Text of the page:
Reload and Regroup: Blossoms are making state tournament a habit

Published 8:19 pm Monday, June 3, 2013

Blooming Prairie eighth grader Bria Baldwin has been one of the younger Blossoms to step up this season. -- Rocky Hulne/

Blooming Prairie eighth grader Bria Baldwin has been one of the younger Blossoms to step up this season. — Rocky Hulne/

BLOOMING PRAIRIE — When most teams out of the metro area make it to a state tournament, it’s usually their only shot in a long time to win a state title.

For the Awesome Blossoms softball team, this year’s state tournament will be their fourth chance in four years to win a state title, and it may not be their last.

BP has managed to stay competitive despite graduating players like Erica Manske, who now pitches at Luther College, Tayla Jones, who plays softball at Waldorf College and Tricia DeBoer, who will play softball at St. Cloud State next season, over the past few years.

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Next year BP will not have seniors Shelbi Swenson, a first-team All-State pitcher who will play at Bethel College next year, Sam Ivers, a second team All-State catcher and Jenna Krell, an honorable mention All-State shortstop. But as they always have, the Blossoms will reload.

“We had a lot of great leaders before us like Erica Manske,” Swenson said. “When I was in eighth and ninth grade, the older players really reached out to me. I’ve been trying to do that for the younger girls this year.”

The secret to BP’s repeated success has been that it has never had a huge senior class that it couldn’t replace and it has always had underclassmen coming up through the ranks. This year is no different as sophomores Tessa Ivers and Madison Worke and eighth grader Bria Baldwin are all in the starting lineup.

Last year Baldwin was in the stands cheering on the Blossoms at state and this year she’s hitting .444 and playing in the outfield for BP after she worked her way into the lineup a few games into the season.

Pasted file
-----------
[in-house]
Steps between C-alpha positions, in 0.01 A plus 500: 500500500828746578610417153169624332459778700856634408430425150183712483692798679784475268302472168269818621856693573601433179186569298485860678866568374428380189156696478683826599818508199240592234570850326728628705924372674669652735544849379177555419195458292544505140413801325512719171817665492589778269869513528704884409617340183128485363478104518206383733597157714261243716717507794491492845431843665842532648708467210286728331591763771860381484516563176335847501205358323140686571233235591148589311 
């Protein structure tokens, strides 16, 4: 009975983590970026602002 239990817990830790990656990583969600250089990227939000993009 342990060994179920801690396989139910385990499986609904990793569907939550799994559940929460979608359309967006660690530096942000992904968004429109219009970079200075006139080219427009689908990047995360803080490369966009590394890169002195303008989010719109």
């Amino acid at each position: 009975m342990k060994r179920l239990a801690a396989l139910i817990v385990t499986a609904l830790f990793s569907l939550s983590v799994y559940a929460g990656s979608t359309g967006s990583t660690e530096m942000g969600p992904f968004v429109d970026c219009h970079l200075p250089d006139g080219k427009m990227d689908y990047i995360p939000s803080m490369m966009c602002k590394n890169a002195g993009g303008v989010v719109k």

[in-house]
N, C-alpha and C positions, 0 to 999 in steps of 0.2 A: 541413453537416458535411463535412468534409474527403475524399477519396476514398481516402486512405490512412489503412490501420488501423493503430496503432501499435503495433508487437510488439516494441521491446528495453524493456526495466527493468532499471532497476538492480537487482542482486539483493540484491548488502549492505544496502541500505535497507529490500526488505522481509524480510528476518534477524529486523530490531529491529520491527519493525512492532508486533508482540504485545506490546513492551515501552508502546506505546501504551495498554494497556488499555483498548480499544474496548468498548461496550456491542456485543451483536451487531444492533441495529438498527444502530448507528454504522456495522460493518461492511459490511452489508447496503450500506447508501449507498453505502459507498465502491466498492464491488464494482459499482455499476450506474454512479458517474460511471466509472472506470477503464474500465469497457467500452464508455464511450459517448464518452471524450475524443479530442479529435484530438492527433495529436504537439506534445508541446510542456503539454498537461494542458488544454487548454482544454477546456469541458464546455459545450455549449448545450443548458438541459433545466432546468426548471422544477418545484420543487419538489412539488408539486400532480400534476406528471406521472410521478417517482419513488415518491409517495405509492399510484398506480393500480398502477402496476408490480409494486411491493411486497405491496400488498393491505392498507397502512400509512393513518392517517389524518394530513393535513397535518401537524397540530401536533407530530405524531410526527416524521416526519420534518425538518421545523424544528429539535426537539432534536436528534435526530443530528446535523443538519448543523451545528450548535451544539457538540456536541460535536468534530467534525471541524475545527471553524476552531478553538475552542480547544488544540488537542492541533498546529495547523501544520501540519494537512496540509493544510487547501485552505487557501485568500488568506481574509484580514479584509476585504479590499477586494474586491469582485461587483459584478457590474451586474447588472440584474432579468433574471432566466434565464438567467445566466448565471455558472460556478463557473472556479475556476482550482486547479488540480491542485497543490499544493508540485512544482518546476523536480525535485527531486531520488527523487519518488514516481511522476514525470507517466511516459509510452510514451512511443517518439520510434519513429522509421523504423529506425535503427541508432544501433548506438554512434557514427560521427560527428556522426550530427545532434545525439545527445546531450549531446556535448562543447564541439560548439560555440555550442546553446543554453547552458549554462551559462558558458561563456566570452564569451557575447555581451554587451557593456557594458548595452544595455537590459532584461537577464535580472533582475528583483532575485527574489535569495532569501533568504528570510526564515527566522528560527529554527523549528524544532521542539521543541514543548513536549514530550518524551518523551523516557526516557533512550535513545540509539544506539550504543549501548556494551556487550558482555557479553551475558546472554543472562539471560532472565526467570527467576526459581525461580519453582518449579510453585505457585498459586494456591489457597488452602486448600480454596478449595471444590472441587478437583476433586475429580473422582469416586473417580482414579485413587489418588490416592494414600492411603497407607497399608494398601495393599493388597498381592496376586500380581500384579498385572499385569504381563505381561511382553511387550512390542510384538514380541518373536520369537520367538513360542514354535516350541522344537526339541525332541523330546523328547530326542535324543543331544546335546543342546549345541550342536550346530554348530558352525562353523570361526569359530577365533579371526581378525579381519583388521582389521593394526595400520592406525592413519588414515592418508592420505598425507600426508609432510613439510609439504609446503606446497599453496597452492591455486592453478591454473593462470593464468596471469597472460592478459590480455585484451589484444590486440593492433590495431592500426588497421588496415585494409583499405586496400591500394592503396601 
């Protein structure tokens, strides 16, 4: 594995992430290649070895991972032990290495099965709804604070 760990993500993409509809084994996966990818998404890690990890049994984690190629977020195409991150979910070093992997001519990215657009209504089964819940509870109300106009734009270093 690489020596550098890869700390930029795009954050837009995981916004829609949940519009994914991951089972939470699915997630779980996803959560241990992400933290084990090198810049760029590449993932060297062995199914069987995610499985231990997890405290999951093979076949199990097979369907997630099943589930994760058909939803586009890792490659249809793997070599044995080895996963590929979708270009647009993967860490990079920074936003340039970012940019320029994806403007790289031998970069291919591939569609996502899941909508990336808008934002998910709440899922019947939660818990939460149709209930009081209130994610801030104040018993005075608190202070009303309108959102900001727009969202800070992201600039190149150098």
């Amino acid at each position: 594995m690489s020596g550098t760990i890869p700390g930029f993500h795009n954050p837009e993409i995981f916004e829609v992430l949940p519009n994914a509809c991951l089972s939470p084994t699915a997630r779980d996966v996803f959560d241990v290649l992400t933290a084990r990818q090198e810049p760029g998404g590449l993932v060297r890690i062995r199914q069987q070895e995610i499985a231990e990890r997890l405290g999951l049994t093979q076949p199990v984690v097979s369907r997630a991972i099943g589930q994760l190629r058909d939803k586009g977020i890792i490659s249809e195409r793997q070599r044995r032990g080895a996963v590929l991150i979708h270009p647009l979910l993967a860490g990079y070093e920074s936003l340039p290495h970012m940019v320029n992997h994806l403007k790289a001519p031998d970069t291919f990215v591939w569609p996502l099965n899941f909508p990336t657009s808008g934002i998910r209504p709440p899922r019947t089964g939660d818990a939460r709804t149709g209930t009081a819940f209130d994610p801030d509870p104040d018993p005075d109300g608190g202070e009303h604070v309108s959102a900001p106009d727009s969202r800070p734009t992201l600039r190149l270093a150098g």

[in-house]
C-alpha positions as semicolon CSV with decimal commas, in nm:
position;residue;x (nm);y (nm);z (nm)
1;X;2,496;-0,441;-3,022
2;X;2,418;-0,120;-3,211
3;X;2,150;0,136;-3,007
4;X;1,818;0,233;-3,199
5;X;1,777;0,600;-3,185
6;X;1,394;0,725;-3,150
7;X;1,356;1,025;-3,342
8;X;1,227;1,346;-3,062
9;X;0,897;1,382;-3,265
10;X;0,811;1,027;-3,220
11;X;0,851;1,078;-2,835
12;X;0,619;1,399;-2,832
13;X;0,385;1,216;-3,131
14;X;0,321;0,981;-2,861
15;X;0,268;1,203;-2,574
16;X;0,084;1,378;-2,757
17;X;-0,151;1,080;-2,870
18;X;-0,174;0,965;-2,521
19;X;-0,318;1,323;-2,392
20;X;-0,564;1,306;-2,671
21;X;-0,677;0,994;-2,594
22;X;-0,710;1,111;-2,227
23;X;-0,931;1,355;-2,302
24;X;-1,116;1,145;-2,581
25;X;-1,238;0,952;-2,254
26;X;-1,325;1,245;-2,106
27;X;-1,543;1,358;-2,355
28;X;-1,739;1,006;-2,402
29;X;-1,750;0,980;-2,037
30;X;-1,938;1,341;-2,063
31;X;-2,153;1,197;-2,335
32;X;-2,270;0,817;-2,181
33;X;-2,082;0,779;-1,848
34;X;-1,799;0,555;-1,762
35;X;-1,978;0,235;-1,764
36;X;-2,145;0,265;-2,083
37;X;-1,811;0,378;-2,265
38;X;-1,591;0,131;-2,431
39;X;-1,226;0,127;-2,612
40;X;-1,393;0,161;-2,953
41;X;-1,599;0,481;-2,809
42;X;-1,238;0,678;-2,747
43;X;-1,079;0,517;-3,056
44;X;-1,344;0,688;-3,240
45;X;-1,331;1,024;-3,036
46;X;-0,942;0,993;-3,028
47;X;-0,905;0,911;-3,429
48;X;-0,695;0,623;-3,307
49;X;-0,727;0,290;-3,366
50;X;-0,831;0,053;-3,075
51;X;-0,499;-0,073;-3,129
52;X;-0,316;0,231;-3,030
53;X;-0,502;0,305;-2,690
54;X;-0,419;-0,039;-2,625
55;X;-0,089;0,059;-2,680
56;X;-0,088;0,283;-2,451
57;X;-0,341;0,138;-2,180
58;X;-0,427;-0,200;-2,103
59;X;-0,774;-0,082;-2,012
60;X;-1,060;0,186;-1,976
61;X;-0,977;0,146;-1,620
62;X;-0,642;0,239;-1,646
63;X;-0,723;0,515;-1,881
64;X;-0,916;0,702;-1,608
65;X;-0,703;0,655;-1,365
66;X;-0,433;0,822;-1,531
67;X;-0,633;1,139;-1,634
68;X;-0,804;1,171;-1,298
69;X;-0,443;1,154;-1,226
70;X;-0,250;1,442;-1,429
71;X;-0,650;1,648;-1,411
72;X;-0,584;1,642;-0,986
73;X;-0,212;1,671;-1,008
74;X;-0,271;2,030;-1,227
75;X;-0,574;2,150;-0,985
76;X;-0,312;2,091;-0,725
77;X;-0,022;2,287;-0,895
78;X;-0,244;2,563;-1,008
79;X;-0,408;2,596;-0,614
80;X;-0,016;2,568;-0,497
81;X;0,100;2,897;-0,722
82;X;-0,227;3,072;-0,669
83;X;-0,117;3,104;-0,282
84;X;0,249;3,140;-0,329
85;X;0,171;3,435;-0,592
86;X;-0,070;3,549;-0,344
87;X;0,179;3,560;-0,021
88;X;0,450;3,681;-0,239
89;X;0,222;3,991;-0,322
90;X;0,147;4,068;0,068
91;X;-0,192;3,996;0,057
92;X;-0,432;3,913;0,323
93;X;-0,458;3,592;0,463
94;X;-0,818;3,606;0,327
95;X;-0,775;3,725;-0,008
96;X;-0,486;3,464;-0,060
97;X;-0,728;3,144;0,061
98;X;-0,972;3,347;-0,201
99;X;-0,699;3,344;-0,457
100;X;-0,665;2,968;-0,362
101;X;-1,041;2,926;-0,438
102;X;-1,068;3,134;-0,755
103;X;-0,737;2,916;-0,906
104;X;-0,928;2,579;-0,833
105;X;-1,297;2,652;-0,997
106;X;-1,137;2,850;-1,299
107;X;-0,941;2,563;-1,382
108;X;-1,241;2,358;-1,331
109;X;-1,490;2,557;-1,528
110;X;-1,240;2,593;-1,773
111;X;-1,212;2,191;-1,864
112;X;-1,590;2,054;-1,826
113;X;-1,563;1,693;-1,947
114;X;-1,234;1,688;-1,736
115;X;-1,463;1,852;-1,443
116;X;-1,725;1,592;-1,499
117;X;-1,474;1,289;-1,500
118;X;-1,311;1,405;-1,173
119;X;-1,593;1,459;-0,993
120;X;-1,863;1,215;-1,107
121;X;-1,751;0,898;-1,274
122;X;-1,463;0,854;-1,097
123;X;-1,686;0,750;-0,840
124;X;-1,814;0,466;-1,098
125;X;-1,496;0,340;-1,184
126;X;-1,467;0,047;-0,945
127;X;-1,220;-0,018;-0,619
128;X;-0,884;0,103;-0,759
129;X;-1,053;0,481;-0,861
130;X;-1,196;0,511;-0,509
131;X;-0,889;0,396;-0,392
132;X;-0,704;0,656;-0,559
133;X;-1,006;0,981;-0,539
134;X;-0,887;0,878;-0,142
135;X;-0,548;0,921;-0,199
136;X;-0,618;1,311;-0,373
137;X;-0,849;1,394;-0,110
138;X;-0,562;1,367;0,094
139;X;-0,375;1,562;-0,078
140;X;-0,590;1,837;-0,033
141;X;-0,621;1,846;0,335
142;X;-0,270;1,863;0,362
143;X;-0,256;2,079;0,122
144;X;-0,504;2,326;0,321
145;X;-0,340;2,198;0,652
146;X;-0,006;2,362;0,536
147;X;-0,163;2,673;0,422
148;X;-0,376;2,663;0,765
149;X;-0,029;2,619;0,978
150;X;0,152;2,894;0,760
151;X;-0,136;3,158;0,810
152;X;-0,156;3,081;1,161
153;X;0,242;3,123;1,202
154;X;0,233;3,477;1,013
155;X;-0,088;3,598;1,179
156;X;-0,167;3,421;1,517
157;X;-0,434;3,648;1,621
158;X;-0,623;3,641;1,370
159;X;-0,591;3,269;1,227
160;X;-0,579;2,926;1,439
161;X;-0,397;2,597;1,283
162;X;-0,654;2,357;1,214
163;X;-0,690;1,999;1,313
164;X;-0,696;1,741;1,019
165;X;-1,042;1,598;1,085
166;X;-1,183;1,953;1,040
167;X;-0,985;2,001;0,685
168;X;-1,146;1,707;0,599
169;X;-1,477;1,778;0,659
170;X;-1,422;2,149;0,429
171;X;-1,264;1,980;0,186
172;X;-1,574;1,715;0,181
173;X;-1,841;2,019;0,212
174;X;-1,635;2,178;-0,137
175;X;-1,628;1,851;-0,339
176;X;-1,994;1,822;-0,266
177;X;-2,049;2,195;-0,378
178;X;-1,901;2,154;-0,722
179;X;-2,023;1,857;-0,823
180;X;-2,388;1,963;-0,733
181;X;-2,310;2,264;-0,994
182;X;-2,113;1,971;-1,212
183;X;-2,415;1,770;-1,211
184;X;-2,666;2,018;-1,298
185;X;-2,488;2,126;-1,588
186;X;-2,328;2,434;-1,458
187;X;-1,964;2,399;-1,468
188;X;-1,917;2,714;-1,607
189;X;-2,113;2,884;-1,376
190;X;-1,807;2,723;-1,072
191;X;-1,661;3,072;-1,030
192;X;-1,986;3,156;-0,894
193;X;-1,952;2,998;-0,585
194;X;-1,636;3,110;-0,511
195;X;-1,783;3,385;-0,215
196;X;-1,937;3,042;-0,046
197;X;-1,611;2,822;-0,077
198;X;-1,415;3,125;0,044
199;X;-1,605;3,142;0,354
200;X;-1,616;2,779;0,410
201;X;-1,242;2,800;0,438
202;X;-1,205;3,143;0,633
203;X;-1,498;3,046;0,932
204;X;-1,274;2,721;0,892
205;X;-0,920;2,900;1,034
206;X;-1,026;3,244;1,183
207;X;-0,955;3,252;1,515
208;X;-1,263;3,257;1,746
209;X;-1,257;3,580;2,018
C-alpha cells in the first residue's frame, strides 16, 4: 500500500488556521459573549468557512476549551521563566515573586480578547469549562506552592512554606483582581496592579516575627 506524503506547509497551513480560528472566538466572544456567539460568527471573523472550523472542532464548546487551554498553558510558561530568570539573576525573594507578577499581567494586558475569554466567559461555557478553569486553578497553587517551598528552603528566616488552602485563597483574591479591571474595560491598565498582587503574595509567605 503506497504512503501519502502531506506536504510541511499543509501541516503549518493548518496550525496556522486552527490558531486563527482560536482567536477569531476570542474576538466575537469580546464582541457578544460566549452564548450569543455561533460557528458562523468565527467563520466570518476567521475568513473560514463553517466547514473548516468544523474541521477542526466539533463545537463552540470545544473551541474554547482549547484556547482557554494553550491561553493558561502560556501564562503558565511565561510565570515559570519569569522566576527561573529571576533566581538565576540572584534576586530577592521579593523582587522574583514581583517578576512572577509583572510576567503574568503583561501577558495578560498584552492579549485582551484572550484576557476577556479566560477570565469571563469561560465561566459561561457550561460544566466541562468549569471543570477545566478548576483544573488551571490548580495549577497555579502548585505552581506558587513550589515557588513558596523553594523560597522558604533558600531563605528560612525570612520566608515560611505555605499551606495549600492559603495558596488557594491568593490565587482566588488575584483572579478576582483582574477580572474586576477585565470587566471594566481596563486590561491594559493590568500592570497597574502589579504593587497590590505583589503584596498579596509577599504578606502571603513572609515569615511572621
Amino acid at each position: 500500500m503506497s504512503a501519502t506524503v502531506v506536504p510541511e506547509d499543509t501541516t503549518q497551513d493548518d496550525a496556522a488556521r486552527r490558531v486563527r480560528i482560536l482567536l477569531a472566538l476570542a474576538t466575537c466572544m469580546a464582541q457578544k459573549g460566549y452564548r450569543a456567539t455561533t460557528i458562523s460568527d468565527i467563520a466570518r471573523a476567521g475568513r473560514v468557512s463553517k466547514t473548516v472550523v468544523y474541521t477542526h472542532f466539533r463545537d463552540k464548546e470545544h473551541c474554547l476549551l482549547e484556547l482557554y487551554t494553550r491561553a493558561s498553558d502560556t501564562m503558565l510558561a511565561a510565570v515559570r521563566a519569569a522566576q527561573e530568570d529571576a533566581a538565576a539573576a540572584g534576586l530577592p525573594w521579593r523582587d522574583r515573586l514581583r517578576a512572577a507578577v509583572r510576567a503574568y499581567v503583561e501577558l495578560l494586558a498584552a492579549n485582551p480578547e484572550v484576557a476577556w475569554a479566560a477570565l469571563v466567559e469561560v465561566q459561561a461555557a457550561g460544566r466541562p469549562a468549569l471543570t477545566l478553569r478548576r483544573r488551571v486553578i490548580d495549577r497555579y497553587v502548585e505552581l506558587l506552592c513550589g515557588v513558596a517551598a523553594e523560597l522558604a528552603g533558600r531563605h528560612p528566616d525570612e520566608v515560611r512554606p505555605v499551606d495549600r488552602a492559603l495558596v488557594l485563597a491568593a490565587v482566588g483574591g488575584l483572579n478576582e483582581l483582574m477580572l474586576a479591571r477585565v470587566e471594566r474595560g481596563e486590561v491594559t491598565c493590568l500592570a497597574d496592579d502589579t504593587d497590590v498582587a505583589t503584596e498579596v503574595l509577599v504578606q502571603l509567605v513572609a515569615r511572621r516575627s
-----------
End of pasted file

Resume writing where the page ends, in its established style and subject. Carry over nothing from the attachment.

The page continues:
“I’ve always wanted to play with them since I was little. I always watched them,” Baldwin said. “From the start it was intimidating, but as I’ve gone through it my nerves have gone down and I’ve gotten used to it.”Krell understands what it’s like to play with older teammates and she’s done her best to make BP’s younger players feel welcome this season.

“All three of us seniors try to lead by example,” Krell said. “It’s important to make sure those young kids feel important and involved, because we were all once the young kids on the team. They’ve all been doing a great job.”

The senior leadership the Blossoms have had in recent years is what has kept the program in amongst the elite squads in Class ‘A.’ BP head coach Ali Mach said that her players have done a great job of taking ownership of the program and showing the way to their younger teammates.

“This group of girls is lucky they’re one of twenty four teams in the state still playing and some of them have done it four times now. You’re not going to find that in many places,” Mach said. “I look back in the ten years I’ve been here and we truly have improved every time. These girls have worked to be better and they don’t compare themselves to each other or past teams.”

Sam Ivers said she has seen support grow for the team over the past four years. She recalled when the team made it to its first state tournament and not that many people followed BP softball.

“The first few years, people didn’t really know about the softball team when we went to state. Now we’ve got more people coming and the community involvement has improved,” Ivers said. “It adds more to the excitement and meaning of going to state.”

Herald sports editor Rocky Hulne will be providing live updates of the Blossoms at state on twitter. Follow him @RockyHulneADH.